There was also considerable optimism in European countries for the future of the bloc [Image: Getty].

This Writer is working hard to understand what’s going on with Brexit – and it’s uphill work because most of the information coming from the government descended into nonsense gibberish many months ago.

One aspect that seems clear is that the minority Conservative government wants to end the free movement of EU citizens into and out of the United Kingdom, claiming that this will bring immigration levels down to a reasonable level.

I have never understood this claim. The UK has always had access to controls on EU immigration – and the numbers would be far less horrific if the Tories did the decent thing and removed foreign students, who are only in the UK temporarily, from the figures.

Overseas students are a benefit to the UK economy and restrictions on free movement that would prevent them from coming here would harm it. And with the balance of payments deficit standing at more than four times the UK’s annual gross domestic product, it would be madness to make it worse.

In other words, we already have all the controls we need, if we want to curb immigration. The simple fact is that the Conservatives never used them.

Now I see this, in the Independent:

A majority of the British public support the free movement of citizens to live, work, study and do business anywhere in the EU, according to a new survey mapping public opinion across Europe.

It comes after a spokesman for Theresa May confirmed earlier this week that free movement would end when Britain formally leaves the EU in March 2019 – the deadline set for the conclusion of Brexit talks.

But the barometer of public opinion – commissioned by the EU Commission – appears to contradict the commonly held view that British people are not in favour of free movement.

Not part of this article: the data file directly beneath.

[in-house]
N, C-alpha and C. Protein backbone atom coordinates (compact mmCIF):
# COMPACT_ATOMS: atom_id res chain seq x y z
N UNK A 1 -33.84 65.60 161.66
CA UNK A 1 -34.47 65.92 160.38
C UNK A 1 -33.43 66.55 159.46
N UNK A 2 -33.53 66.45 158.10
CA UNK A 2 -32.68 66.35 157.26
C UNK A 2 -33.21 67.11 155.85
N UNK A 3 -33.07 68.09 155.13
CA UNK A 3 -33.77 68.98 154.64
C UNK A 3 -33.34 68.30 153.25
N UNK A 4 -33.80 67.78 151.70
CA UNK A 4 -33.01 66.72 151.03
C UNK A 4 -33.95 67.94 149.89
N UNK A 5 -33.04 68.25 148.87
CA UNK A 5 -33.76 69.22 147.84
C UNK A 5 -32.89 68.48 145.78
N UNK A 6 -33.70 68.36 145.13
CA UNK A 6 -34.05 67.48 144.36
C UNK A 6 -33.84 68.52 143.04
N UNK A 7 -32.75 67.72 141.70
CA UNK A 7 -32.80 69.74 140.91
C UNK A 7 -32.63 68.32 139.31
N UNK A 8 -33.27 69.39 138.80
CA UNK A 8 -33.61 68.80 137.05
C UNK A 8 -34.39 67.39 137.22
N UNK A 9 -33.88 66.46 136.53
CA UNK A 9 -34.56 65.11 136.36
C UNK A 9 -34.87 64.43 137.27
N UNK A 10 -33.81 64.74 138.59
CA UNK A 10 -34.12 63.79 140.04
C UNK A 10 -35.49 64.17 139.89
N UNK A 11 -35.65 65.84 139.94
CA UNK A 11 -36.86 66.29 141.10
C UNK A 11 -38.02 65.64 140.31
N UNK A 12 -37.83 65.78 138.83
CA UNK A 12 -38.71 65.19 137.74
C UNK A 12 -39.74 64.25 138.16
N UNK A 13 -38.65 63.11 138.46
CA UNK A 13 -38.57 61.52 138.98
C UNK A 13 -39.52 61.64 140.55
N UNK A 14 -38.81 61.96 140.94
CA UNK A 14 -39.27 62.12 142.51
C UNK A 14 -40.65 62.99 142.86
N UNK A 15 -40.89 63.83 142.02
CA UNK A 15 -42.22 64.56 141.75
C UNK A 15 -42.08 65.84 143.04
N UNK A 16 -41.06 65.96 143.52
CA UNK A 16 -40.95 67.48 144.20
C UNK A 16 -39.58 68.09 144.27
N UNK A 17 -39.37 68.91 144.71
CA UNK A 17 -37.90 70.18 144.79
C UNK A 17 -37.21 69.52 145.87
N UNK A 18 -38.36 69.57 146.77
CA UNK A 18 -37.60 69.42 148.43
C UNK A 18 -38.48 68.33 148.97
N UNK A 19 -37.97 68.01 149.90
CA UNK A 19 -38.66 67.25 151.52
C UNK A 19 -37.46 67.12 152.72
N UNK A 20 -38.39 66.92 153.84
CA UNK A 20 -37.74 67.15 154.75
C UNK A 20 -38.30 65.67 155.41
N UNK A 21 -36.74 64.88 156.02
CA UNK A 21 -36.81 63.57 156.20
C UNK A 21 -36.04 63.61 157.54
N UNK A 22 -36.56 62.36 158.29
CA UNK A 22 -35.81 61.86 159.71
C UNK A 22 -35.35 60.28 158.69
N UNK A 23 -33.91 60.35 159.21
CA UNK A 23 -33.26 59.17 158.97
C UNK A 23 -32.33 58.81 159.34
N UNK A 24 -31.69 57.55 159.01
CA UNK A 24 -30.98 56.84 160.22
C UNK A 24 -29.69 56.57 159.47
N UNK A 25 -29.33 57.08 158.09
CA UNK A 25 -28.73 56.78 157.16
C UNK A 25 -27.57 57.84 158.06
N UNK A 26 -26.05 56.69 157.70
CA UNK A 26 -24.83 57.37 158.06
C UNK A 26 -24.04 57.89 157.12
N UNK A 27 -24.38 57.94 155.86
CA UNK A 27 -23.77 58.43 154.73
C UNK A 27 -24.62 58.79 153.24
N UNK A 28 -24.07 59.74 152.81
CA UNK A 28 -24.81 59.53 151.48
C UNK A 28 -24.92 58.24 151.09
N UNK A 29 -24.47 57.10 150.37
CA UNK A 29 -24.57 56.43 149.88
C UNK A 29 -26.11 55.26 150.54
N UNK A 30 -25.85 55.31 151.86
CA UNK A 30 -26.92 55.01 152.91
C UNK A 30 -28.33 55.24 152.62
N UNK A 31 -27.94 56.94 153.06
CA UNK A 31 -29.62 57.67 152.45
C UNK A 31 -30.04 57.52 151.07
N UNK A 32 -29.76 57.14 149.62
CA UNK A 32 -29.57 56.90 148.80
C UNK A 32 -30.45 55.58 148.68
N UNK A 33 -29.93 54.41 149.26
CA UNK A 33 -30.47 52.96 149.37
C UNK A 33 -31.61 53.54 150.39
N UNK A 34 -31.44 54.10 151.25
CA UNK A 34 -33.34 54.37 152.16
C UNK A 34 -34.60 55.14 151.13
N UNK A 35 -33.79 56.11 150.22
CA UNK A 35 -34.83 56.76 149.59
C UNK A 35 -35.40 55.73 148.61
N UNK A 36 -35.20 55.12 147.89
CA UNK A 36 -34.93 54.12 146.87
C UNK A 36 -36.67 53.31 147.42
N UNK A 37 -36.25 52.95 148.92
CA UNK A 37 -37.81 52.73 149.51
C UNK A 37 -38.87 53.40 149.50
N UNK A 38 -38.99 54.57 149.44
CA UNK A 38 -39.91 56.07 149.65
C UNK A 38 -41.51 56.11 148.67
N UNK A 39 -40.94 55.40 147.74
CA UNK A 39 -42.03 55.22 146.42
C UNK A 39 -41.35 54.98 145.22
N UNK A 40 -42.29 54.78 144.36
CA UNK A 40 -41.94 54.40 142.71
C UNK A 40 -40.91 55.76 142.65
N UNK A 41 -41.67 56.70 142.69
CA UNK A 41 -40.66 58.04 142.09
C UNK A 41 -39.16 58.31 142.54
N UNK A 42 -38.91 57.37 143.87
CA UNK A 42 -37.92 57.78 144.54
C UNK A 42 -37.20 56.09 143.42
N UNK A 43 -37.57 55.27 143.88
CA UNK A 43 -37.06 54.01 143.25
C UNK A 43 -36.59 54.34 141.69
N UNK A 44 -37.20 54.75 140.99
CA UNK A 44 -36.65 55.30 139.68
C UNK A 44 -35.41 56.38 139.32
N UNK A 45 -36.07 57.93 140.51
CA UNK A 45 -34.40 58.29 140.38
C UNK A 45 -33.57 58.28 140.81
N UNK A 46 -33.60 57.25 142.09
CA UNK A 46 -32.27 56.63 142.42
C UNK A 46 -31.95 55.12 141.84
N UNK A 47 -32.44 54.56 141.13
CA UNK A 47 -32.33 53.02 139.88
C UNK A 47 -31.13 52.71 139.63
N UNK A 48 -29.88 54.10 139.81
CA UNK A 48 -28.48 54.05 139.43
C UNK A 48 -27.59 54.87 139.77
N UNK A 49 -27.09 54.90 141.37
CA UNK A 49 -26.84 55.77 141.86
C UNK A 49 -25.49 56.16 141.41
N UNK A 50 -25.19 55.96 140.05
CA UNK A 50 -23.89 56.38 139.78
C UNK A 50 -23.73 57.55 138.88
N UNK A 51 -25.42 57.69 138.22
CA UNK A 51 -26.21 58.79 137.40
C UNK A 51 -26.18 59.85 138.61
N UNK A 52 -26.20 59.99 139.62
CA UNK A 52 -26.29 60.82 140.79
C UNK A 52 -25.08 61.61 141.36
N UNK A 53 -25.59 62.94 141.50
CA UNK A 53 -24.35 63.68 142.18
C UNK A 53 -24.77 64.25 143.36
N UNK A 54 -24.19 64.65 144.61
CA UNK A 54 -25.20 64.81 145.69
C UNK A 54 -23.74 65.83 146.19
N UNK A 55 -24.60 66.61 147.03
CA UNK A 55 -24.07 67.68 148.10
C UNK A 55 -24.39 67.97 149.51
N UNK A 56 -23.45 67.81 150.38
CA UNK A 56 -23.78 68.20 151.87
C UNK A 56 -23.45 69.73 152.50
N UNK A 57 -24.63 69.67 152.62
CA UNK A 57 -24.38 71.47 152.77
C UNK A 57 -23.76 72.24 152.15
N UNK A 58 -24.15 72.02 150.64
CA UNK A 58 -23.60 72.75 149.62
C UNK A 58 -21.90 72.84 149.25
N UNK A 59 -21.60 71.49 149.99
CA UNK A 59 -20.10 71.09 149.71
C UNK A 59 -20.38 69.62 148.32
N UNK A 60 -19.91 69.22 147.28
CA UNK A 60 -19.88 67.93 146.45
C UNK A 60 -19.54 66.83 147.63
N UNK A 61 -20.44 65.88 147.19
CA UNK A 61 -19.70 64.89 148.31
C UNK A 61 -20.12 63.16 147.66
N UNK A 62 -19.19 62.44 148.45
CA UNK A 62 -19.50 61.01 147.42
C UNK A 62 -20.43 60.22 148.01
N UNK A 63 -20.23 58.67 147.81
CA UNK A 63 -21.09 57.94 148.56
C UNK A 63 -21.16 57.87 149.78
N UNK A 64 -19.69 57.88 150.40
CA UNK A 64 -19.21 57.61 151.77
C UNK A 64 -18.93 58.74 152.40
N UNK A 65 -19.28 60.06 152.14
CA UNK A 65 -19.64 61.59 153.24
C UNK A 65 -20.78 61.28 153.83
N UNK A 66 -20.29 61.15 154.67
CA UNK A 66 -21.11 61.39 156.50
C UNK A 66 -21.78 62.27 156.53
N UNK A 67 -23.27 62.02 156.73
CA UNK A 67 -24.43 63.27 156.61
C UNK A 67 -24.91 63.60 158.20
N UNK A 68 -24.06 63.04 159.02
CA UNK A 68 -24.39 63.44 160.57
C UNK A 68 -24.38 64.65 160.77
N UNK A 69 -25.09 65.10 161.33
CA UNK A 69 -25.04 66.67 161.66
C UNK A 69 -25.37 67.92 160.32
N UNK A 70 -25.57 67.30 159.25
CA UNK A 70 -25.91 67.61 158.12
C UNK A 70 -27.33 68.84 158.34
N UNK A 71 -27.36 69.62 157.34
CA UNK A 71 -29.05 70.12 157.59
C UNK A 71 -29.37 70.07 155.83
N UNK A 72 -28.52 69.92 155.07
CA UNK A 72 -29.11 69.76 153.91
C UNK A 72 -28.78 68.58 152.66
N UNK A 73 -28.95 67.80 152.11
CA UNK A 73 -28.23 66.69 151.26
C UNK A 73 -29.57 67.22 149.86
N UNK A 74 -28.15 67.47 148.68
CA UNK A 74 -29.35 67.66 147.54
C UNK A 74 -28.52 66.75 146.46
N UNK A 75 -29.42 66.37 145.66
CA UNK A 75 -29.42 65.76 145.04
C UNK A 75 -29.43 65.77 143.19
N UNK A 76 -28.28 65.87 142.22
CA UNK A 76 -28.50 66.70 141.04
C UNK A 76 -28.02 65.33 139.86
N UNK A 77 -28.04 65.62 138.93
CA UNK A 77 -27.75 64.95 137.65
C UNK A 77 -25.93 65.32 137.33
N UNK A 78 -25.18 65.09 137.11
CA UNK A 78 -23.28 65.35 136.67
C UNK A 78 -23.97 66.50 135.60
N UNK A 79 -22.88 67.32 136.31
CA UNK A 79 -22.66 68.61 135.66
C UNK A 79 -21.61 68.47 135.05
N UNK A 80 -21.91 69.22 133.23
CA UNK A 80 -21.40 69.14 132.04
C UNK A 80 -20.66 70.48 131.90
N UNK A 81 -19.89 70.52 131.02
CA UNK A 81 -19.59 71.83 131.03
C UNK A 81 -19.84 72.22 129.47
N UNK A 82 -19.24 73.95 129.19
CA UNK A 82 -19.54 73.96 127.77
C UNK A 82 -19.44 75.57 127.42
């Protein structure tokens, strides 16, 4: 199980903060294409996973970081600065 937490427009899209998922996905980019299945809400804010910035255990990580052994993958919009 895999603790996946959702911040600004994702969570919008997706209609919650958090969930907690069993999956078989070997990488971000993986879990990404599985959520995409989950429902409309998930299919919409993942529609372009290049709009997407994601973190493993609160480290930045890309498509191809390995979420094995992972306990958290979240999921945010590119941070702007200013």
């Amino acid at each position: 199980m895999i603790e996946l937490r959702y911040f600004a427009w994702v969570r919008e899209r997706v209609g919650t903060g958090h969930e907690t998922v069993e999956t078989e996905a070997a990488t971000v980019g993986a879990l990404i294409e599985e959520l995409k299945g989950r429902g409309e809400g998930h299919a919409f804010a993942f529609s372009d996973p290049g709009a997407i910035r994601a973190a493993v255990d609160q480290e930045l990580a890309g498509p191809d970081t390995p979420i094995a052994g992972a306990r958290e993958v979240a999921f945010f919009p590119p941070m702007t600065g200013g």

[The EU Commission’s ‘Spring 2017 – Standard Eurobarometer’ data] also claimed that despite the UK voting to leave the bloc at the referendum last year, an increasing majority – 56 per cent – of people in the EU were optimistic about its future. The most significant increase in optimism came from French respondents with 55 per cent now optimistic about the bloc’s future – an 11 per cent increase on the same survey in the autumn of 2016.

But among British respondents, optimism was much lower on 39 per cent while just 20 per cent believed the British economy would improve in the coming year.

So, on top of the facts that EU immigration can be controlled and that the figures are inflated by wrongly including students, a majority of UK citizens don’t want free movement to end.

Perhaps another reason they may have been persuaded is the fact that public services like the NHS get good staff from the EU. Remember that hospital in Scotland, where a man with chest pains was sent home with Gaviscon and died later that same day? It is in a remote area and, it seems, relies on foreign staff because they’re the only ones willing to work there; UK citizens see it as a hindrance to their prospects.

So, when you put it all together, there are strong arguments for maintaining freedom of movement with EU countries.

The added bonus is that retaining freedom of movement could mean retaining access to the EU Single Market, and the cheaper trading it represents.

So why are our politicians hell-bent on stopping it?

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